Even gangstas need a cuddle
I am walking on the Clent Hills with Craig, a 13-year-old with a recorded reading age of six years and three months. Craig is permanently excluded from his secondary school for poor behaviour and is in group 9 at the behaviour support centre in Birmingham, where I am a teacher. Staff here call group 9 the "Kipling group" because the kids are all fruitcakes. In short, Craig's reintegration into "normal" society is not imminent. "What's the point?" he says to me, between mouthfuls of popcorn.
"What's the point to what?"
"Everyfink! I mean, you're going to end up dying whatever you do, so what's the point?"
And I think: "Aristotle had similar concerns."
Aristotle described a monster as a person who cannot live in the society intended for him. Craig is an Aristotlean monster.
A year ago, I was a mainstream secondary teacher and a lot of my charges have followed me to the Naughty School. You know, those names that, when their permanent exclusion is finally announced in staff briefings, occasion such triumphant punches that you would think West Bromwich Albion had won the FACup. Yet, at the centre, we are often left wondering what the problem was. Emotionally damaged teenagers have usually been denied the attention they need. The result is that they have attention-seeking tantrums at 13 that you might normally expect from a three-year-old. Most need to be taught in family-sized groups, to compensate for the personal involvement a parent might be expected to give but, for one reason or another, doesn't.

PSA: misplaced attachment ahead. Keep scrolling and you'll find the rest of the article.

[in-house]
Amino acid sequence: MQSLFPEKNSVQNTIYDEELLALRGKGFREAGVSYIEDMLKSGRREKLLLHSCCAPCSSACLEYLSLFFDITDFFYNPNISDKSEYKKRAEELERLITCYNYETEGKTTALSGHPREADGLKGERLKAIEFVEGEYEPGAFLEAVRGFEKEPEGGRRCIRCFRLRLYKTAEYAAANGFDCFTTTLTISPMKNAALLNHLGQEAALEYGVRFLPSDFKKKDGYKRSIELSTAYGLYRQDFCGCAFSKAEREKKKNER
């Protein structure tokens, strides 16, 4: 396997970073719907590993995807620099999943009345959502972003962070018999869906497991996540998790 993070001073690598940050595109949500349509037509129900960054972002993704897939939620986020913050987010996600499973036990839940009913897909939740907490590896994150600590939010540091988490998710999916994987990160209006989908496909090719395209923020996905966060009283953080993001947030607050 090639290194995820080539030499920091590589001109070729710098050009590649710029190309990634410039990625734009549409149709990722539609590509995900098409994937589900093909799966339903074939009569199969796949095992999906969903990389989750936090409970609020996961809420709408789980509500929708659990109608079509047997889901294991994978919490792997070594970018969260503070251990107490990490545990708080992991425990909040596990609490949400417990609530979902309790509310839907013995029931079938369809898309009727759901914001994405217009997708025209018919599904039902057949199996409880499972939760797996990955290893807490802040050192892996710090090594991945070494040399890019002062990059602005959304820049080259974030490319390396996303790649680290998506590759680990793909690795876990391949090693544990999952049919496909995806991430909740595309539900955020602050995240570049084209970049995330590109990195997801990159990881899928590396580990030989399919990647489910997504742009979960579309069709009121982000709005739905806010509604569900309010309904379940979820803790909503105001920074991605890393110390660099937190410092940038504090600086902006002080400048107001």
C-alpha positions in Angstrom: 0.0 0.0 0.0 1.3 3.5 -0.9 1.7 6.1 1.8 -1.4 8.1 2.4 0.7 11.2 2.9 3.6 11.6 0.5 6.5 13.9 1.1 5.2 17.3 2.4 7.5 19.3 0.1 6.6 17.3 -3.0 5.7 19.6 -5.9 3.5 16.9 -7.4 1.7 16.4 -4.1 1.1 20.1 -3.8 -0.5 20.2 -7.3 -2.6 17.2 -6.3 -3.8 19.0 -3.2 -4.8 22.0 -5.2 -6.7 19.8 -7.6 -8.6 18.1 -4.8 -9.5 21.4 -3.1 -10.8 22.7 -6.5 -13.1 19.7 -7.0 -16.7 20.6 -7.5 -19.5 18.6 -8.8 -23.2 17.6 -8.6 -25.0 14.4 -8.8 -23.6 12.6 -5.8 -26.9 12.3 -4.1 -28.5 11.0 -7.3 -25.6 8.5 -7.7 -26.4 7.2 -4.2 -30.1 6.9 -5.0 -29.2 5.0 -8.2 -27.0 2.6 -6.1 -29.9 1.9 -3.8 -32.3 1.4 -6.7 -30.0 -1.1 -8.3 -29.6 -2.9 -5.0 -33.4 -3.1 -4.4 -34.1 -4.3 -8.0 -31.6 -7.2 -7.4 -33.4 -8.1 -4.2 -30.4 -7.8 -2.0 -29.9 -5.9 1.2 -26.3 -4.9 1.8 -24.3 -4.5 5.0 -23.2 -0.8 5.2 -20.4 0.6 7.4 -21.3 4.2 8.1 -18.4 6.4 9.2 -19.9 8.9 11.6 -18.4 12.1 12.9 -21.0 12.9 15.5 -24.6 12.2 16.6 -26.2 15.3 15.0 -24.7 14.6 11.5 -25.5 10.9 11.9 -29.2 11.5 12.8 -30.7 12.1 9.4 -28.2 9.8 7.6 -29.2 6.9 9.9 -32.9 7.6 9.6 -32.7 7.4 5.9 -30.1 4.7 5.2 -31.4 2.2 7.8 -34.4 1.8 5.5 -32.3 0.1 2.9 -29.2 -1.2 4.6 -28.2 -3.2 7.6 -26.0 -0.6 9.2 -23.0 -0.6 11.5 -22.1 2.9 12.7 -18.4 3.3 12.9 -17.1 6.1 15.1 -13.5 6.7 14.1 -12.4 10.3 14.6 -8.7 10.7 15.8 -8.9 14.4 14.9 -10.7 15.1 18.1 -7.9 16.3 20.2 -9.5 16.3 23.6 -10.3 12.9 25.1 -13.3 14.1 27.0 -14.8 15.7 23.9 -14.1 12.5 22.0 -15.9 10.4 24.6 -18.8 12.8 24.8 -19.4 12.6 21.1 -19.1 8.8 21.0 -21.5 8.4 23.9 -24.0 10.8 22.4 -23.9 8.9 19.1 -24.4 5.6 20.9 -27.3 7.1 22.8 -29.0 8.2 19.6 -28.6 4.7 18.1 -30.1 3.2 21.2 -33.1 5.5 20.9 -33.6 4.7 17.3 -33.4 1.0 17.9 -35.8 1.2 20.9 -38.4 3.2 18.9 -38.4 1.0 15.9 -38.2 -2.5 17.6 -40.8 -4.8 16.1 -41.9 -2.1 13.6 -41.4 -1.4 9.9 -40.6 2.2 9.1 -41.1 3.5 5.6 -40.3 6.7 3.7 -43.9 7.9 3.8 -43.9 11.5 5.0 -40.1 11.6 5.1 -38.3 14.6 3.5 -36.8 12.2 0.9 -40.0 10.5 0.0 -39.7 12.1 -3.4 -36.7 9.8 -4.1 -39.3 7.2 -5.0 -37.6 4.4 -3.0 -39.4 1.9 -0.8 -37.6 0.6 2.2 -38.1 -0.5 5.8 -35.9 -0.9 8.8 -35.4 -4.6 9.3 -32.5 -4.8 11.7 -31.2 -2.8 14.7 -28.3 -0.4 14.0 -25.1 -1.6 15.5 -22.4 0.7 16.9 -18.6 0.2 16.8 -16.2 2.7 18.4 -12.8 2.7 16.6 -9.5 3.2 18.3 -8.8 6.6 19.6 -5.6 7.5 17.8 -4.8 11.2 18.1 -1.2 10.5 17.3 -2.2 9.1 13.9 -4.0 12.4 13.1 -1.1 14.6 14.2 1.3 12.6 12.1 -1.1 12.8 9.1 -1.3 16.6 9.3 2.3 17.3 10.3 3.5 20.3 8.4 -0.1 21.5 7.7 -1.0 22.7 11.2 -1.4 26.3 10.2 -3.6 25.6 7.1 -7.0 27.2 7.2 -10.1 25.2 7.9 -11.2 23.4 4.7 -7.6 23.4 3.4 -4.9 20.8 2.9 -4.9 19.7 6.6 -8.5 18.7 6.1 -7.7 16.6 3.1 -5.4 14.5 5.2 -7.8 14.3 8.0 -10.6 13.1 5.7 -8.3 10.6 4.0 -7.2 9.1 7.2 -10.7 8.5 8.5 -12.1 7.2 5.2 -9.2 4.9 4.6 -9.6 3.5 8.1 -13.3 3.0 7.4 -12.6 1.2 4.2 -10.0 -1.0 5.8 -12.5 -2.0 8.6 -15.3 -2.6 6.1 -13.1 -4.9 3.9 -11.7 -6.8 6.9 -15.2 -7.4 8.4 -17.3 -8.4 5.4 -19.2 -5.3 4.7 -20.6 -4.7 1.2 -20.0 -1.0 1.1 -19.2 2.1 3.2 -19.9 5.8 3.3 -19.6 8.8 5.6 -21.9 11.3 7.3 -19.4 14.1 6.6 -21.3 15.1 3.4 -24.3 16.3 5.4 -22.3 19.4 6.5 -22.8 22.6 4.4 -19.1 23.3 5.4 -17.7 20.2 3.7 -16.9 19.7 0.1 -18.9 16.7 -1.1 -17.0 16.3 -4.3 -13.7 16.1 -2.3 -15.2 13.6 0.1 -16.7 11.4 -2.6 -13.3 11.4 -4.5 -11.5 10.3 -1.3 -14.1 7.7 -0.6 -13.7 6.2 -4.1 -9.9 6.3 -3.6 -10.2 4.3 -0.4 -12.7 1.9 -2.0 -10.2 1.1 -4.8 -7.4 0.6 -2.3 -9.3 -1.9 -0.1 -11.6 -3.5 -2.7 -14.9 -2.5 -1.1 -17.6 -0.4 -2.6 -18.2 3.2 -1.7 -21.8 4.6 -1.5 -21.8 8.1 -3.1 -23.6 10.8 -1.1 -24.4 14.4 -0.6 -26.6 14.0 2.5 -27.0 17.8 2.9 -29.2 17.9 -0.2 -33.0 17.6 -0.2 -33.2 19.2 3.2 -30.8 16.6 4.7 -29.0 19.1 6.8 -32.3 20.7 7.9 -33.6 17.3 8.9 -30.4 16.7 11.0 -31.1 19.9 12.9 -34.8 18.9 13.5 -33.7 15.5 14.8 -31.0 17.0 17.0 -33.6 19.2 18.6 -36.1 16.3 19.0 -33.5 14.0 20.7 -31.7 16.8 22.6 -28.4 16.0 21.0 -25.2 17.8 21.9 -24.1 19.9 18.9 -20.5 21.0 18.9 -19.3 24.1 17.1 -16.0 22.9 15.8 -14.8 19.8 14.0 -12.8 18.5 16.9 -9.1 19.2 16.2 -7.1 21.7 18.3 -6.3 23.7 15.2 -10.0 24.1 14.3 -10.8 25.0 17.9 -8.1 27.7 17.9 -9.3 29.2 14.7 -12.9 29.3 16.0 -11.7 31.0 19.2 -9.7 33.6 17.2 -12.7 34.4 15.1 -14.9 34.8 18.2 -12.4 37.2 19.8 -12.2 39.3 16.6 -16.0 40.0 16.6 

Game-playing and reading play a part. So do outings and shorter working days, much to the annoyance of their peers at the local comps.
The newcomer enters an extended family, which is more important to them than an understanding of Macbeth's language in act III, scene I. Thus, our centre has an august father who doesn't like to be called away from his office; a mum who tuts about male behaviour; one gran who thinks naughty children deserve a good slap, and another who smuggles Werther's Originals to the children so long as they don't tell their "father". We have saintly aunts who let them help with the cooking and dirty uncles who write rude words in big letters.
And it works. You should see these young monsters in aprons, pouring cake mix into a baking tray, or sticking their tongues out in concentration as they paint plaster of Paris gnomes.
I conduct my tutorials in the art room. When these kids do not have to meet your eye and you are sharing a palette to scrawl graffiti on a scroll of paper they suddenly say things like: "It was a shock when my mum told me she was pregnant, 'cause my dad's not the father." Or: "I went to get a fag off my mum this morning and there was this bloke in her bed." Or: "D'you know, my mum isn't even barred from the pub she trashed. She's barred from the other pub she trashed, though."
They may have terrorised teachers and neighbours, but these self-styled "gangstas" are less disturbing when you see one cry over his TB injection or have another ask you, through hot tears, how you'd like it if your nan stopped your pocket money.
We are surprisingly successful, particularly at key stage 3. A lot of the children simply get the infantile behaviour out of their system and are ready for any school that will have them. It's a fresh start and takes strength of character: having settled into a surrogate family, the fledglings are kicked out again.
This month I start in a school with different special needs. I will be expected to knuckle under in a more rigorous system, sticking to my specialist subject, making lesson plans and marking homework. I approach my own reintegration with trepidation - and will look to monsters like Craig for inspiration.
Paul Miller teaches in Birmingham